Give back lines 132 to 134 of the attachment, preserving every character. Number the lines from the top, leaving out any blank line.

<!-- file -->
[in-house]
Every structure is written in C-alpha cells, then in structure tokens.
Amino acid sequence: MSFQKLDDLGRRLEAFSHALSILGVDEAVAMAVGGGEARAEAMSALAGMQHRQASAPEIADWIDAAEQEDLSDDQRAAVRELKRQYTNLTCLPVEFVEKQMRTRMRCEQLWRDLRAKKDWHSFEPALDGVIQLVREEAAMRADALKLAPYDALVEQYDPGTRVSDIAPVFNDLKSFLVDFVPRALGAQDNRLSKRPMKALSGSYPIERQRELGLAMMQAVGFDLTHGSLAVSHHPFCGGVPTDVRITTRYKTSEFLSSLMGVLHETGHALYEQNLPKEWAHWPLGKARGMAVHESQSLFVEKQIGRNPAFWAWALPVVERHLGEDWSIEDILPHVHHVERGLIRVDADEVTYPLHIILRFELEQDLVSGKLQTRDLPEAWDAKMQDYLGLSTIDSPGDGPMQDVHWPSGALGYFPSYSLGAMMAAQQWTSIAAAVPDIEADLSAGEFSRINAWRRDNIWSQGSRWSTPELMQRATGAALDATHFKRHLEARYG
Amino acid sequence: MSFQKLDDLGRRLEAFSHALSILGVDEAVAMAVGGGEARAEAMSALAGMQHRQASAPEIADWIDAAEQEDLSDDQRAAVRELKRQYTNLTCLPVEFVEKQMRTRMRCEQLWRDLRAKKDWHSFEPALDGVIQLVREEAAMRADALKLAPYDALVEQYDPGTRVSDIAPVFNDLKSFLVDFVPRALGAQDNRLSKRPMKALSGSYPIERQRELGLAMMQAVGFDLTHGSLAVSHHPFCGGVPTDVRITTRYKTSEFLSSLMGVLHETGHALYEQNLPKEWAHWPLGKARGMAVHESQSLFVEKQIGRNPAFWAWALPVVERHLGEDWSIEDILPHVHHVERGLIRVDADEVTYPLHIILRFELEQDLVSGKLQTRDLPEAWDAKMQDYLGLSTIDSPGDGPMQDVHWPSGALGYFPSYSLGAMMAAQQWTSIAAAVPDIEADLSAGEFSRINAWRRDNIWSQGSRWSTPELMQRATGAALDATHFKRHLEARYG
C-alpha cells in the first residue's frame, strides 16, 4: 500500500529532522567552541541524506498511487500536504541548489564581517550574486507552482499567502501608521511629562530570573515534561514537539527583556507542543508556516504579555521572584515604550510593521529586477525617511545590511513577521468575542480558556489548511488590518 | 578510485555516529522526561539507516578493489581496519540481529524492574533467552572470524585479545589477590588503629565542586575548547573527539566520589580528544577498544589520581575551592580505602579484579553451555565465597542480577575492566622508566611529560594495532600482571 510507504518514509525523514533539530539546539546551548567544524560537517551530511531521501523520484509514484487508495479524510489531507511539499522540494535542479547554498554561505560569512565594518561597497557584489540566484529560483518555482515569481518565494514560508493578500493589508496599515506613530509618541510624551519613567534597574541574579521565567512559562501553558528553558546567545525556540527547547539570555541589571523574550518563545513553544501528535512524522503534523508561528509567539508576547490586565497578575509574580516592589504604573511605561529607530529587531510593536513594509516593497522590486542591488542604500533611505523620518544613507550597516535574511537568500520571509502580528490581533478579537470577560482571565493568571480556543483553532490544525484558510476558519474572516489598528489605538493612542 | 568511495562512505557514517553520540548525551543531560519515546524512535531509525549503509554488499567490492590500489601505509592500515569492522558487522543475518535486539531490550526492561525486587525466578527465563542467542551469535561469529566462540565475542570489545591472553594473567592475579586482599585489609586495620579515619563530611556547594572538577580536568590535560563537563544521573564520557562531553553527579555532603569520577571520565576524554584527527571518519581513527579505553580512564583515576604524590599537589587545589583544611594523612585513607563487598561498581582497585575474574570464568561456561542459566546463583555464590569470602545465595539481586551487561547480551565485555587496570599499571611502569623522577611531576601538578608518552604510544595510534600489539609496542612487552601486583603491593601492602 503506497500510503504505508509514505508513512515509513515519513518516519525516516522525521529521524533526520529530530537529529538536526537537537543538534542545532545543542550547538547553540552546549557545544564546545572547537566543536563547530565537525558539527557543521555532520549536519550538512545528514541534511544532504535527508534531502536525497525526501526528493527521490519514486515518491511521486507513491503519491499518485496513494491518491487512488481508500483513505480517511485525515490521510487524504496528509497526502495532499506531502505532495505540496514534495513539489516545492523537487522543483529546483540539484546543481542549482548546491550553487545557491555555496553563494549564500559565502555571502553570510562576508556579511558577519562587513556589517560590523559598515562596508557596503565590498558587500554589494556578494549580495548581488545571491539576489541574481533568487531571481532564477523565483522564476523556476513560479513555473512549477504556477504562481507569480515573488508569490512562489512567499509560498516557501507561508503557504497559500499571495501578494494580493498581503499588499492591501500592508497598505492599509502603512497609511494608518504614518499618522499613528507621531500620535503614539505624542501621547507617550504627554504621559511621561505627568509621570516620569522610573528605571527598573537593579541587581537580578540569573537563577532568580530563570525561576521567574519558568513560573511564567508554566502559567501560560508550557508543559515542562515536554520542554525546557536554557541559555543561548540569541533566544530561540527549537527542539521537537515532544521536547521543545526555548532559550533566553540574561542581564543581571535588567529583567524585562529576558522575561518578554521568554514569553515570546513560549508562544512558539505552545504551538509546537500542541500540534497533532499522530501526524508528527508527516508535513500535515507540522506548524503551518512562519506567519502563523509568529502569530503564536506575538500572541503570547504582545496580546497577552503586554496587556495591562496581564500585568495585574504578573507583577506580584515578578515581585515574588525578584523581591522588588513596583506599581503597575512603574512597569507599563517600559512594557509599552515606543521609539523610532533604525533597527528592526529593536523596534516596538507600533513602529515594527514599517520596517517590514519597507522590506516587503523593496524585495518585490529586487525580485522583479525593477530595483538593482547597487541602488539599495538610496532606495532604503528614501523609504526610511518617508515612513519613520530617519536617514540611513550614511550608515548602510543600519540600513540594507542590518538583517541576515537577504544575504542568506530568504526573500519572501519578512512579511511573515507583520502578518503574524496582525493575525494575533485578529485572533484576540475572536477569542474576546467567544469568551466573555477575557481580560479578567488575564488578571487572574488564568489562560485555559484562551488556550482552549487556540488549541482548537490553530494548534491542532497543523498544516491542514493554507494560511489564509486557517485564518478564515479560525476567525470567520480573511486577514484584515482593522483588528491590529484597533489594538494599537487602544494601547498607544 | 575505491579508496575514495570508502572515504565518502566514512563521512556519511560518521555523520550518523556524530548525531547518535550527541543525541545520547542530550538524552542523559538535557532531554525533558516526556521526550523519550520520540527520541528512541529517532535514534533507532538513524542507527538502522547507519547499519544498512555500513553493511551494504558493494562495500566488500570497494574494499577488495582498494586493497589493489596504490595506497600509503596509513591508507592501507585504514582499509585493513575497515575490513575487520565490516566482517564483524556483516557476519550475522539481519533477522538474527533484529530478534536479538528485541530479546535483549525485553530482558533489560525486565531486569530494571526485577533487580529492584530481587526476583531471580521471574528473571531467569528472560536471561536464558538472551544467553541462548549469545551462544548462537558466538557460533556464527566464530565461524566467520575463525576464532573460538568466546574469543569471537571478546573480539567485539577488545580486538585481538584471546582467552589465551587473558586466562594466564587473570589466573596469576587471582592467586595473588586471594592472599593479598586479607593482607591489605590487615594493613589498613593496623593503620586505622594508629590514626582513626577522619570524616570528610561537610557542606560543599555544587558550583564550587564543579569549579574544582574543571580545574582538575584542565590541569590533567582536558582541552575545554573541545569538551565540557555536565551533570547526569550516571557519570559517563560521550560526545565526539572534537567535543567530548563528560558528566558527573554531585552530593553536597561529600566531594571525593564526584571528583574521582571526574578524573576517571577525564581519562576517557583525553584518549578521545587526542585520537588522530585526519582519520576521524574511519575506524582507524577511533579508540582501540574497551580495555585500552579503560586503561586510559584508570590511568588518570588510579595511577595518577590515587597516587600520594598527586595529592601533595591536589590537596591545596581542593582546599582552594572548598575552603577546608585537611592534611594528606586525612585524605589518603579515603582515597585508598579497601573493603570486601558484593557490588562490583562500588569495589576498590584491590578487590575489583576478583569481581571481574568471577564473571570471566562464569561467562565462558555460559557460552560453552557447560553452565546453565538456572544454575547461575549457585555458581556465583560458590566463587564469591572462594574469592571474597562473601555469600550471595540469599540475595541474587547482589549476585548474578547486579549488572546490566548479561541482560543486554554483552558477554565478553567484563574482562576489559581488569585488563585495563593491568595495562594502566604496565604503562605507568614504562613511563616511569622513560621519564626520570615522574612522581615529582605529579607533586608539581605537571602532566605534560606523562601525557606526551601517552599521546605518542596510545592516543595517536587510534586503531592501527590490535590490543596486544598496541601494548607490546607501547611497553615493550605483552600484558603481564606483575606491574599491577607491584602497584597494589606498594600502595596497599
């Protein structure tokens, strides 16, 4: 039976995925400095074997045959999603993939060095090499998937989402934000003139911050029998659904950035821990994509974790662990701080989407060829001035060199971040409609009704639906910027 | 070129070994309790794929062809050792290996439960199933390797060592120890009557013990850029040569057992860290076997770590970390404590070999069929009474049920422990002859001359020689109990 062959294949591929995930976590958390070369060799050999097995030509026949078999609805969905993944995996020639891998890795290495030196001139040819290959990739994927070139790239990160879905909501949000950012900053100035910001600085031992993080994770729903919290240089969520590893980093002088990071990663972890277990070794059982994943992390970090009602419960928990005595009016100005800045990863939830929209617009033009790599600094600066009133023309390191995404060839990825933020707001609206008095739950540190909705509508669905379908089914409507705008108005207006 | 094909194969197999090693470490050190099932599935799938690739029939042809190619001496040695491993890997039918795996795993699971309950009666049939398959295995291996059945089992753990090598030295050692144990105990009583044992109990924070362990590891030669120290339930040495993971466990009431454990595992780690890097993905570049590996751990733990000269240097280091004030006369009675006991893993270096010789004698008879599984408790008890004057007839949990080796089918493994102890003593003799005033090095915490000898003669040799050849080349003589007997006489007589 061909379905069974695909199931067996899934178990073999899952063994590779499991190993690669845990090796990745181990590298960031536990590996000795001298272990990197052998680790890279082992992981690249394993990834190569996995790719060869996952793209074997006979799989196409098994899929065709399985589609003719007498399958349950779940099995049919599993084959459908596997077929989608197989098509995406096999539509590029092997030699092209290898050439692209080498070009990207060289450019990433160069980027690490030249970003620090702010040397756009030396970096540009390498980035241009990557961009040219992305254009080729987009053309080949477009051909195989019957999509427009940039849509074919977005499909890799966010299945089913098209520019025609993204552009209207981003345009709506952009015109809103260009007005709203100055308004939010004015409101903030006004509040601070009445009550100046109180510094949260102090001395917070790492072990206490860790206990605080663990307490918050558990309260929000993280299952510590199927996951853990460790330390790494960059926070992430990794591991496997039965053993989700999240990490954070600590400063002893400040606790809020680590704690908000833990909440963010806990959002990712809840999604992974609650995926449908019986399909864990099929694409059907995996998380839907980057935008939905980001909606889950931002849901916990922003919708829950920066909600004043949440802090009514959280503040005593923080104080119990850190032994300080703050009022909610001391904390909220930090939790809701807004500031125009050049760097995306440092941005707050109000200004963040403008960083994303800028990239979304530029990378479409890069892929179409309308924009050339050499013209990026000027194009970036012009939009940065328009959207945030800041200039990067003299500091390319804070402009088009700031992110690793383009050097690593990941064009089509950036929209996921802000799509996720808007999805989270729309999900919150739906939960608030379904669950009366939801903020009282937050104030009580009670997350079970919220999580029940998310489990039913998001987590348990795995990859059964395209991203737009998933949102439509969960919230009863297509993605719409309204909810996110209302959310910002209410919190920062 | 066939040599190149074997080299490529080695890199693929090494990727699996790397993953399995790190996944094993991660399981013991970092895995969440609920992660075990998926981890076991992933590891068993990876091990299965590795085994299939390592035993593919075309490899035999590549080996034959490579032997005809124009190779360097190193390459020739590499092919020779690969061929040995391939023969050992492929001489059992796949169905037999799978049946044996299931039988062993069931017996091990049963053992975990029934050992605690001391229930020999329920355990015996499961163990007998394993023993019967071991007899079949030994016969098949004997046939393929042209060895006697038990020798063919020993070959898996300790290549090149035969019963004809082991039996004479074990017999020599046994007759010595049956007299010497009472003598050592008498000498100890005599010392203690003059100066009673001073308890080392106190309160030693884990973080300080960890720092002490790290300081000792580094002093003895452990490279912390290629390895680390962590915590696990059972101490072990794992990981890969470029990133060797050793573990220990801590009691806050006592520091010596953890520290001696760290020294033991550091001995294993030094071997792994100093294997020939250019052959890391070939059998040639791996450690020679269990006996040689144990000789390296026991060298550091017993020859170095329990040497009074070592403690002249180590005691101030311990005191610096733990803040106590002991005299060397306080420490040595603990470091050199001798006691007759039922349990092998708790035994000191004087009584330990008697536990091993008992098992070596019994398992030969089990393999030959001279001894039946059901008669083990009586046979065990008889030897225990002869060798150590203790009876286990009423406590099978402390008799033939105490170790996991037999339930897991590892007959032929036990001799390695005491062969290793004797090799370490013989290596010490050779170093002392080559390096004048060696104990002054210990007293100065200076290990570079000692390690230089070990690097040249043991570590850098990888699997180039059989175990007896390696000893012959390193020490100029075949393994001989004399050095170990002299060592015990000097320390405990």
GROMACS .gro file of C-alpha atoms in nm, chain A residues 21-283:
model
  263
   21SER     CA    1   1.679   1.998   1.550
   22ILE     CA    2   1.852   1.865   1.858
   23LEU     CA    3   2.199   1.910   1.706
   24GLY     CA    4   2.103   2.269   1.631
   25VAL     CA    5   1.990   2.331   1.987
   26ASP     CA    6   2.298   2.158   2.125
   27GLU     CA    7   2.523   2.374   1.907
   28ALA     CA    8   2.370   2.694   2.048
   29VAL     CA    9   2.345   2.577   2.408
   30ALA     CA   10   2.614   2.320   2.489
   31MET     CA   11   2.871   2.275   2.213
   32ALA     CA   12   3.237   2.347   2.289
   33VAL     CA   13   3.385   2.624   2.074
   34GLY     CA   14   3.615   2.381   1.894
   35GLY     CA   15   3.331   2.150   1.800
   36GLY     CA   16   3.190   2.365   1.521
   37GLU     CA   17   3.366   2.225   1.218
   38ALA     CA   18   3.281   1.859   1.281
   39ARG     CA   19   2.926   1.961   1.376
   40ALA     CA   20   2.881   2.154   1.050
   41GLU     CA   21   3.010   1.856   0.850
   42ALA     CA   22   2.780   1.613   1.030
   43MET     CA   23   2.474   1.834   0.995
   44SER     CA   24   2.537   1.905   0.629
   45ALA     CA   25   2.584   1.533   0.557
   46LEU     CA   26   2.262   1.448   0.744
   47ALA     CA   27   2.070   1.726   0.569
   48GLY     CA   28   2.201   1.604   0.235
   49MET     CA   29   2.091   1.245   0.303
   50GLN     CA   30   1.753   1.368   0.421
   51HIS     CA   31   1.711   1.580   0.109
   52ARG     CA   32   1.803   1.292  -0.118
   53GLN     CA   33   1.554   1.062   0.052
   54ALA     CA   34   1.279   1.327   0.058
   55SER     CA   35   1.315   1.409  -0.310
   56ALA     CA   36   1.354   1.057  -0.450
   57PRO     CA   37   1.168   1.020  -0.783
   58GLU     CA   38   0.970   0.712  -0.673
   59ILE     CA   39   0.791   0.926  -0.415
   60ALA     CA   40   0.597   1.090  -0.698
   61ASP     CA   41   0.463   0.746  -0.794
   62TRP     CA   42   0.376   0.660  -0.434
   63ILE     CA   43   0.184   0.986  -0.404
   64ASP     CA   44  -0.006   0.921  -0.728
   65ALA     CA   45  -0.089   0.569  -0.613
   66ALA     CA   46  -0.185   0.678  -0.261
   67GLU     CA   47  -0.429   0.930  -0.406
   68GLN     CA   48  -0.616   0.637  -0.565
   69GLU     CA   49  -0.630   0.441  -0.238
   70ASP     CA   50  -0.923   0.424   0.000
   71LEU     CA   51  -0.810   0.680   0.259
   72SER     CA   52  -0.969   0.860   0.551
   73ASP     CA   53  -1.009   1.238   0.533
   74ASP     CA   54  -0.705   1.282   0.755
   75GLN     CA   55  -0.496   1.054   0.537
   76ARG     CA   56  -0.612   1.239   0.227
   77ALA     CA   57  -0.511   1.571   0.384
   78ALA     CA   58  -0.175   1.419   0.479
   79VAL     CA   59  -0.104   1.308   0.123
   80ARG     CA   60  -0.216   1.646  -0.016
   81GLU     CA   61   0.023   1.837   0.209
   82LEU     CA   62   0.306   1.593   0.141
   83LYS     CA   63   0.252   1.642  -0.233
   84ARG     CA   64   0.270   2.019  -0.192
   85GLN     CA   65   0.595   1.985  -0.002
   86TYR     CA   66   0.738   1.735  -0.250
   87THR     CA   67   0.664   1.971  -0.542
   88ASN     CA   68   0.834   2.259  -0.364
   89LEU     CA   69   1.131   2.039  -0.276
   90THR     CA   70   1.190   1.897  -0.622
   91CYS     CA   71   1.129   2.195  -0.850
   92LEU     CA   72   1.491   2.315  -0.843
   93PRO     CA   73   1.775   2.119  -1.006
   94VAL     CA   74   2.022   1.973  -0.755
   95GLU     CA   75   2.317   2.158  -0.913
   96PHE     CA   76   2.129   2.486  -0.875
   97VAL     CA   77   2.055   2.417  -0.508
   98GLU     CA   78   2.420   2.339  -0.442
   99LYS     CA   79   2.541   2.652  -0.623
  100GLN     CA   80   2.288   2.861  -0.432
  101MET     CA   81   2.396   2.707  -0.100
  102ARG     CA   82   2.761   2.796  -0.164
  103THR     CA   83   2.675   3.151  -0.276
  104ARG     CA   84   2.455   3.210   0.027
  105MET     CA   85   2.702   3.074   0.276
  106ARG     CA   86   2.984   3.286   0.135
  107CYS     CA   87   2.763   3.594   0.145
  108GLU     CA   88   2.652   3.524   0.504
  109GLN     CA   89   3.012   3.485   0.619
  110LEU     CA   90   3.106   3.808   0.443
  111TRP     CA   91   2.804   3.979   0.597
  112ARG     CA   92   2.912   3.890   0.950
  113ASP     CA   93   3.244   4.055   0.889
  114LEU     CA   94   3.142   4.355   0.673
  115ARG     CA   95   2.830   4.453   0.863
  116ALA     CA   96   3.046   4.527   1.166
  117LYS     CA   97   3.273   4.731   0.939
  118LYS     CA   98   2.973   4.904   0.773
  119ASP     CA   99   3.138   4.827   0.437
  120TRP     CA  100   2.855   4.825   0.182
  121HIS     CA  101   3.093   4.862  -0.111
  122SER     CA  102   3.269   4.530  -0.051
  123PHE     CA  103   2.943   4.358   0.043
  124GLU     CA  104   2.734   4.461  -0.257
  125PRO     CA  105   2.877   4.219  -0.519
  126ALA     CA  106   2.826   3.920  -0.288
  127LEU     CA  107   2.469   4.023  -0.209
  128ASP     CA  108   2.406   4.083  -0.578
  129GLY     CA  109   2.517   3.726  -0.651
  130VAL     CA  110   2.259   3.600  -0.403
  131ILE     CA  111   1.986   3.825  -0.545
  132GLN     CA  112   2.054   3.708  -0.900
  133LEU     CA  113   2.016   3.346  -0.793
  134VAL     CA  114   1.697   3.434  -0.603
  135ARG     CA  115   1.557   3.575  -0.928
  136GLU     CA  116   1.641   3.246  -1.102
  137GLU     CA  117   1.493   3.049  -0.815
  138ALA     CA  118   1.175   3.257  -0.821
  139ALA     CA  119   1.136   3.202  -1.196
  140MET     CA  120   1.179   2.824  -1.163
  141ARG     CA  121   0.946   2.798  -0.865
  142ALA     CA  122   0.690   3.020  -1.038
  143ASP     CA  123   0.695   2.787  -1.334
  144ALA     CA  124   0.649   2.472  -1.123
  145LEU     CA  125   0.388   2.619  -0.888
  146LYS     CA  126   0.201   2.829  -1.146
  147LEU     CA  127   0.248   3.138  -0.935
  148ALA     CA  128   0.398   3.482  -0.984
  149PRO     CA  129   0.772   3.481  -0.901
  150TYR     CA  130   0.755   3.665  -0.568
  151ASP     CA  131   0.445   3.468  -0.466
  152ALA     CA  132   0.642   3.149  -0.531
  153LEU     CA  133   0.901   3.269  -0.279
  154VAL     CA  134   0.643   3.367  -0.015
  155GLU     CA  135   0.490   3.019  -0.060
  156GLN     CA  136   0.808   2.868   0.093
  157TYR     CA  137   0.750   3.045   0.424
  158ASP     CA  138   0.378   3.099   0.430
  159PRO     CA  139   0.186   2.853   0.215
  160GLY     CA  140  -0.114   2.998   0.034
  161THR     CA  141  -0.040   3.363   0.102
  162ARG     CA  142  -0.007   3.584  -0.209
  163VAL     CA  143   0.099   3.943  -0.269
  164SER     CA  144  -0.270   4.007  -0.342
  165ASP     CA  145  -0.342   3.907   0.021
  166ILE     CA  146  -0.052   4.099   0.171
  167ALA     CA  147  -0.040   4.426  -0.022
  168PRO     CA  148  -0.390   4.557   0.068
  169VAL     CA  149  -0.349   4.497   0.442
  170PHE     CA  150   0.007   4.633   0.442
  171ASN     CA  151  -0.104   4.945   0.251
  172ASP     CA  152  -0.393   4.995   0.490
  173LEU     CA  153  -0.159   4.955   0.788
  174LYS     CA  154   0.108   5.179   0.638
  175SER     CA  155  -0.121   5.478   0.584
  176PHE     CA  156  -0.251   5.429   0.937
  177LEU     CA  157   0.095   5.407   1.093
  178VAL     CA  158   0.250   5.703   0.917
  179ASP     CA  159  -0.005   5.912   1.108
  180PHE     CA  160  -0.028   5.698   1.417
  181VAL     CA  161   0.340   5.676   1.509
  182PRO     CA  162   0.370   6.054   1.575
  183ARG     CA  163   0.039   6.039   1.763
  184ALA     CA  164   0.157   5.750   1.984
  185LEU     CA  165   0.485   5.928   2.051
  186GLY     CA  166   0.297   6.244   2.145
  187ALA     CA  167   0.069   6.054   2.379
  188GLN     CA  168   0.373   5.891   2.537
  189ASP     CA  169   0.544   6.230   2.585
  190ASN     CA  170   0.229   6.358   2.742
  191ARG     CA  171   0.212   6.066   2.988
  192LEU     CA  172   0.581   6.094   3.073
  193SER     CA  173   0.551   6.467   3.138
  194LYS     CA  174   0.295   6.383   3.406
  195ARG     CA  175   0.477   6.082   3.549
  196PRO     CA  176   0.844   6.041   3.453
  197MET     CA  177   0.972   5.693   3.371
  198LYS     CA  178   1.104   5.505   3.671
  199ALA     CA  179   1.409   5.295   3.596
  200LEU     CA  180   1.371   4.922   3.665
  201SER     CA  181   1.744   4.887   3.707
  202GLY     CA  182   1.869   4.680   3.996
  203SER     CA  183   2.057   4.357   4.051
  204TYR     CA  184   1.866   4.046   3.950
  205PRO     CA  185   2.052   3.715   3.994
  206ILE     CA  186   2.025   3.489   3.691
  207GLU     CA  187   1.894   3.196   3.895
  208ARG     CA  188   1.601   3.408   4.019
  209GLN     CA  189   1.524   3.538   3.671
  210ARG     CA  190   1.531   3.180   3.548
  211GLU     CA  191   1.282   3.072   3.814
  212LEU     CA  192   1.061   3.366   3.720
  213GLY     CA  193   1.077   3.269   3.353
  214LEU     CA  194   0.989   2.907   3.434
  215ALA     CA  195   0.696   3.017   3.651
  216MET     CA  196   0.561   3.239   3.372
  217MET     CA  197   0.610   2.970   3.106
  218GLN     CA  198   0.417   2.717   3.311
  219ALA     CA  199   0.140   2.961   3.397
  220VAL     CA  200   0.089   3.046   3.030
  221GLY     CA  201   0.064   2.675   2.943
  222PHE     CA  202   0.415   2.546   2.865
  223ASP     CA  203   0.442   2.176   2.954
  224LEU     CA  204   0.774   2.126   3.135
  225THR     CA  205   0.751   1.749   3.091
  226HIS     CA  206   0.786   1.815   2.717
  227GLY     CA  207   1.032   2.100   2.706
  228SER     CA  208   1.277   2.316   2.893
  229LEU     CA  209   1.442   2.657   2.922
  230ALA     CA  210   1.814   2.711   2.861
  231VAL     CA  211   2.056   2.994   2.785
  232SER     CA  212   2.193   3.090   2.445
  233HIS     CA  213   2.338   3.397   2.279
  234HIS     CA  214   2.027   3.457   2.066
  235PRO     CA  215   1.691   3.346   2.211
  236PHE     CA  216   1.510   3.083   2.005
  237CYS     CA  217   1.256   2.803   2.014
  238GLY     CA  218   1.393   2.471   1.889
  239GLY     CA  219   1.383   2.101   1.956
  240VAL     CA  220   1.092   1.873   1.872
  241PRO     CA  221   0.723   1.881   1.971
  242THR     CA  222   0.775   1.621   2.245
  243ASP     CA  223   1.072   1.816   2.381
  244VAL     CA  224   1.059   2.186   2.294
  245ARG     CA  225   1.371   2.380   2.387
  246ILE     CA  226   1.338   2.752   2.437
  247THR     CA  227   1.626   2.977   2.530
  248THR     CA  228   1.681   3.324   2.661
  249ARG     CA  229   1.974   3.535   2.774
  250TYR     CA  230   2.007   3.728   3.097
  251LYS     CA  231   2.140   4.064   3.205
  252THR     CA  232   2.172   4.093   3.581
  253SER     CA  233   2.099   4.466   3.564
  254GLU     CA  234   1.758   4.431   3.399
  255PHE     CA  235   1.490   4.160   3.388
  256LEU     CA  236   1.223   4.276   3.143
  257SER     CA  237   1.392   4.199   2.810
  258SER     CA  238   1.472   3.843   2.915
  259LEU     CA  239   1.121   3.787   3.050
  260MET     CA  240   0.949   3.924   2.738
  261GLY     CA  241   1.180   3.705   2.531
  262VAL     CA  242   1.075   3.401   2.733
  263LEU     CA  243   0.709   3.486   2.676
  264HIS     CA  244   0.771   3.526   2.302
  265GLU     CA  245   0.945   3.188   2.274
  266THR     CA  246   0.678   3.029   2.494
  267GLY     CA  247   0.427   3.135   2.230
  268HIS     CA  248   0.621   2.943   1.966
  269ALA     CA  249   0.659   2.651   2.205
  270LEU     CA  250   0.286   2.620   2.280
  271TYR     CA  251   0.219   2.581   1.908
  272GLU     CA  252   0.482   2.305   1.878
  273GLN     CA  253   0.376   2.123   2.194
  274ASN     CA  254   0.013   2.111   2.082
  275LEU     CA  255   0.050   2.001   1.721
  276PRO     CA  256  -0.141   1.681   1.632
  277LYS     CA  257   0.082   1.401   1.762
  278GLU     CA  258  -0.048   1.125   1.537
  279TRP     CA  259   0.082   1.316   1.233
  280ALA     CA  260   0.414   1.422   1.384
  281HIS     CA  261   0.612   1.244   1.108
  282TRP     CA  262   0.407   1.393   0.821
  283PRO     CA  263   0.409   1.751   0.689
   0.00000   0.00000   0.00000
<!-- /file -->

  143ASP     CA  123   0.695   2.787  -1.334
  144ALA     CA  124   0.649   2.472  -1.123
  145LEU     CA  125   0.388   2.619  -0.888